On the other hand, unstructured or traditional abstracts have no well-demarcated subsections. It summarises all the above-mentioned sections in just one paragraph. Generally, disciplines under ‘humanities’ fall into this category. However, you need to check the guidelines before submitting your abstract.
The Process of Writing an Abstract
The specifications for writing an abstract may vary according to the disciplines. However, the general guidelines to be followed while writing an abstract are given below:
- If you plan to write an abstract for a given text, then read the text thoroughly.
- If you have to write an abstract for your thesis, then finish your thesis first and then write the abstract. So it is the last thing you write because an abstract is the summarised version of what you did so far. But after having finished writing the abstract, you don’t forget to place it before your detailed work, that means, it is the first thing that a reader will see after the title and acknowledgement pages.
- An abstract must include relevant information such as the purpose of the text, its scope of the study, methodology used, the major findings, and essence of the text.
- While defining the purpose of your work, you need to ensure that this part is written in the simple present or past tense, and not in the future tense, as the work is already completed.
- Concentrate on the central argument of the text.
- The length of an abstract is to be very short. Ideally, it should not exceed 300 words.
- Also remember to include the keywords after writing the abstract, which ensure easy access to the work. However, you don’t forget that misleading keywords can adversely affect the integrity of your work.
- Avoid long sentences and complicated syntax while writing. It should be concise and precise.
- It is preferable to use inanimate subjects (This paper suggests….., The findings of this research…., etc) instead of human subjects (I, We, etc.) to highlight the significant takeaways of your work. For example, “The paper shows the reality of gender equality in schools”.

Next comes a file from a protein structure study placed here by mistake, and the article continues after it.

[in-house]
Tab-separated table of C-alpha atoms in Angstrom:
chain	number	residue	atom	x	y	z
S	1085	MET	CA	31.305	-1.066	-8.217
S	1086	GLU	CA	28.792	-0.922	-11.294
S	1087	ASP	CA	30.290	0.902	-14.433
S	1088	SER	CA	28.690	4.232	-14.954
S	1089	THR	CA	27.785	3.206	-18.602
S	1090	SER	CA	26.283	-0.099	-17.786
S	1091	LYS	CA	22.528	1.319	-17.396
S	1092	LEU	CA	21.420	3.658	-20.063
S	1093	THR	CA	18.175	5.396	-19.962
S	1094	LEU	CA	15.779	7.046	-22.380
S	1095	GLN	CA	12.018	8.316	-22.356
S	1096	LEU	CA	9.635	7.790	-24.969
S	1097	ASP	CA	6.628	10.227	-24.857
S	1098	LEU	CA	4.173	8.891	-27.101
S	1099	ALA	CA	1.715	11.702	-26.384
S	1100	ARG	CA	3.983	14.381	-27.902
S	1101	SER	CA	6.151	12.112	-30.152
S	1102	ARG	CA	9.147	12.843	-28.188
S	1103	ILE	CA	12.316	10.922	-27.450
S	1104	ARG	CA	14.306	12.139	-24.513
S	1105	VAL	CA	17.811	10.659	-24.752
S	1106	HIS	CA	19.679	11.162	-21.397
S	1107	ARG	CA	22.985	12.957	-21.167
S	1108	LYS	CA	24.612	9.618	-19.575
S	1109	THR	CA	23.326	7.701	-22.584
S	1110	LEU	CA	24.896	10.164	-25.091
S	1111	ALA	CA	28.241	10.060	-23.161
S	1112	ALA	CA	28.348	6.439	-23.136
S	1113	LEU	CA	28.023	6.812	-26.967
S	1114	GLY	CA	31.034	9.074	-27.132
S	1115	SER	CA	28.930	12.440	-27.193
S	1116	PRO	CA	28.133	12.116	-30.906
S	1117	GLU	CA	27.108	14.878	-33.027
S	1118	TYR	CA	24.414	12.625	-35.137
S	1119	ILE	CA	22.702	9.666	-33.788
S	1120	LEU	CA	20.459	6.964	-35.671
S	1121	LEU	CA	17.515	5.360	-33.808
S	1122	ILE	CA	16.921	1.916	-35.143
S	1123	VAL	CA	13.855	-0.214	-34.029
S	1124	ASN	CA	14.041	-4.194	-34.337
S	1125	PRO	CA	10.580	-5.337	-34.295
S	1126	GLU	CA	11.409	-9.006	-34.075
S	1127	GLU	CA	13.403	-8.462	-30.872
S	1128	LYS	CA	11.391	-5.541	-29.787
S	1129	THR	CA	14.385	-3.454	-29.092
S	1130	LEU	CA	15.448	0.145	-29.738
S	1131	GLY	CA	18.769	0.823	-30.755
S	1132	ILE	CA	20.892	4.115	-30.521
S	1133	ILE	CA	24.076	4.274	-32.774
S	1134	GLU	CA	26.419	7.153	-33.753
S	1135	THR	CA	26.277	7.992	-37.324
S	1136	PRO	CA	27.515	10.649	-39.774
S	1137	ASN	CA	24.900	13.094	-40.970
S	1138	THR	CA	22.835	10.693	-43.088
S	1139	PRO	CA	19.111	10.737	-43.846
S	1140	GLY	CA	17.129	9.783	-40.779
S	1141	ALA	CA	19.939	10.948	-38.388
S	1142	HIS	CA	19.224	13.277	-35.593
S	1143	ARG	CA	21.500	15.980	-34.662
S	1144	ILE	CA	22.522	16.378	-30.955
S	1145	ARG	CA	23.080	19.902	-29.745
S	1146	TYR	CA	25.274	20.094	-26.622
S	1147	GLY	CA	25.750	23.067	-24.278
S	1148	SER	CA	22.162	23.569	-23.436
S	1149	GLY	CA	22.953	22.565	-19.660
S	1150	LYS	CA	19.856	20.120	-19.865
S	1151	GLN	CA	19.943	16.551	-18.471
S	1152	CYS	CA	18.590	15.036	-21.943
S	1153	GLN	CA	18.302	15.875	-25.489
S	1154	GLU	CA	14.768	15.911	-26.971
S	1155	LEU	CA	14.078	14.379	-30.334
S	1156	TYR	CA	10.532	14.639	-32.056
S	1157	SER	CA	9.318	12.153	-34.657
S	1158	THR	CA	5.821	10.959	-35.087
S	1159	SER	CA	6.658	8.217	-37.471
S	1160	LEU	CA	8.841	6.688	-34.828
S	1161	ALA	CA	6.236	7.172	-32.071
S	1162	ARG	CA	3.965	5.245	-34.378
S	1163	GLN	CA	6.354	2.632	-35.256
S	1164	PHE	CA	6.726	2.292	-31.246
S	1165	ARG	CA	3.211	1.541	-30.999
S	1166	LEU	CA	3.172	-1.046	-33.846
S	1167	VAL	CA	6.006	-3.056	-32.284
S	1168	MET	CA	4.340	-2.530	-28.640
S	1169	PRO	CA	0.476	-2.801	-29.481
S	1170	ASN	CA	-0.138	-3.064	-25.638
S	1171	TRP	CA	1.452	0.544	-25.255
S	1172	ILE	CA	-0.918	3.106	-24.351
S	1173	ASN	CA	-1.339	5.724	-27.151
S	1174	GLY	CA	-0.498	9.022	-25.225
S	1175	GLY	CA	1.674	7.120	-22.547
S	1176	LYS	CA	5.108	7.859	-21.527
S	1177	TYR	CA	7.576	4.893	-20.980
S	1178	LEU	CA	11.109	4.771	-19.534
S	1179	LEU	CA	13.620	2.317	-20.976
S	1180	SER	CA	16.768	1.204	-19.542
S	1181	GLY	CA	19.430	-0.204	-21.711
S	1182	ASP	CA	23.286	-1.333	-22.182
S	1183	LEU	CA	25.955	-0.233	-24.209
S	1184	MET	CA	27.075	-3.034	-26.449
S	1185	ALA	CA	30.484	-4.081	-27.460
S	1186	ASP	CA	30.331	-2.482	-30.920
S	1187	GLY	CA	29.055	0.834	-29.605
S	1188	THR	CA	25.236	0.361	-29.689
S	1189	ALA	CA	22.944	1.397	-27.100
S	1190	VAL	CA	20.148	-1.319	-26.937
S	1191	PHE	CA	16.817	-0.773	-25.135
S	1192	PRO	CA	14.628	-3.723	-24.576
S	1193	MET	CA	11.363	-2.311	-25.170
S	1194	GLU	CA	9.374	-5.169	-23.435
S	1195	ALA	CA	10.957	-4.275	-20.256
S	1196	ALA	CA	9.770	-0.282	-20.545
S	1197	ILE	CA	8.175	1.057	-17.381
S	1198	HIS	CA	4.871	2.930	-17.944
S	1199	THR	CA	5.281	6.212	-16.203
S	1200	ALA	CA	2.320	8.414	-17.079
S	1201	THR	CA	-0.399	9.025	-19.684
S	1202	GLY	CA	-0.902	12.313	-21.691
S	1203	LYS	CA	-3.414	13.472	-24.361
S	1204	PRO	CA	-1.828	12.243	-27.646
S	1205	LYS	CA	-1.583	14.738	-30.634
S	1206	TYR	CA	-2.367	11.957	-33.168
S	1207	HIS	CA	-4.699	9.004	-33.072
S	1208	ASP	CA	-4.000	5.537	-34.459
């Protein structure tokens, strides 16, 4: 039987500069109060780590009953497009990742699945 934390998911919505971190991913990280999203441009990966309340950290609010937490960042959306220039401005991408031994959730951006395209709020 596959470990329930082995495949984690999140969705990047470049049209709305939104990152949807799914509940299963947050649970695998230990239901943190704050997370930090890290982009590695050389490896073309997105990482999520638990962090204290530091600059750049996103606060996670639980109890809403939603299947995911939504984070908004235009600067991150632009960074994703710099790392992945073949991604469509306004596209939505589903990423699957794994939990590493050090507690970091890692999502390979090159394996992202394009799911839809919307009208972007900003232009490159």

Tips for Writing an Abstract:
- Read abstracts written by other researchers or that got published in journals, as much as you can. It will help you to understand the structure and style of writing an abstract.
- Make your abstract concise and clear. Avoid detailed descriptions, obscure jargon, and unnecessary words that make sentences lengthier. Each sentence should communicate a point.
- Check the guidelines and follow the stipulated formatting style, such as APA format, MLA format, etc., as recommended by the submitting authority.
- As an abstract is your brainchild, you must avoid citing sources.
Image credit: From the book Abstracts and Writing of Abstracts
A Few Examples of Abstracts:
- This paper examines the role of silent movies as a mode of shared experience in the US during the early twentieth century. At this time, high immigration rates resulted in a significant percent-age of non-English-speaking citizens. These immigrants faced numerous economic and social obstacles, including exclusion from public entertainment and modes of discourse (newspapers, theater, radio)
Incorporating evidence from reviews, personal correspondence, and diaries, this study demonstrates that silent films are an affordable and inclusive source of entertainment. It argues for the accessible, economic and representational nature of early cinemas. These concerns are particularly evident in the low price of admission and in the democratic nature of the actors’ exaggerated gestures, which allowed the plot and actions to be easily grasped by a diverse audience despite language barriers.
Keywords: silent movies, immigration,public discourse, entertainment, early cinema, language barriers.
Source: Shona McCombes, “How to Write an Abstract, Steps and Examples”. 28 February 2019.
- Short-eared owls (Asio flammeus) are capable of crossing long stretches of open water and have been successful colonizers of islands. In the central and western Pacific, two established populations (on Hawai’i and on Pohnpei in Micronesia) seem to be the foci of repeated dispersal events. The paper re-views the historic and linguistic record for the occurrence of short-eared owls on the scattered atolls of the Marshall Islands, the easternmost group of Micronesia.
Keywords: short-eared owls, population levels, Micronesian islands.
Source: A 2004 letter titled “The Occurrence of owls in the Marshall Islands” from an ornithology journal.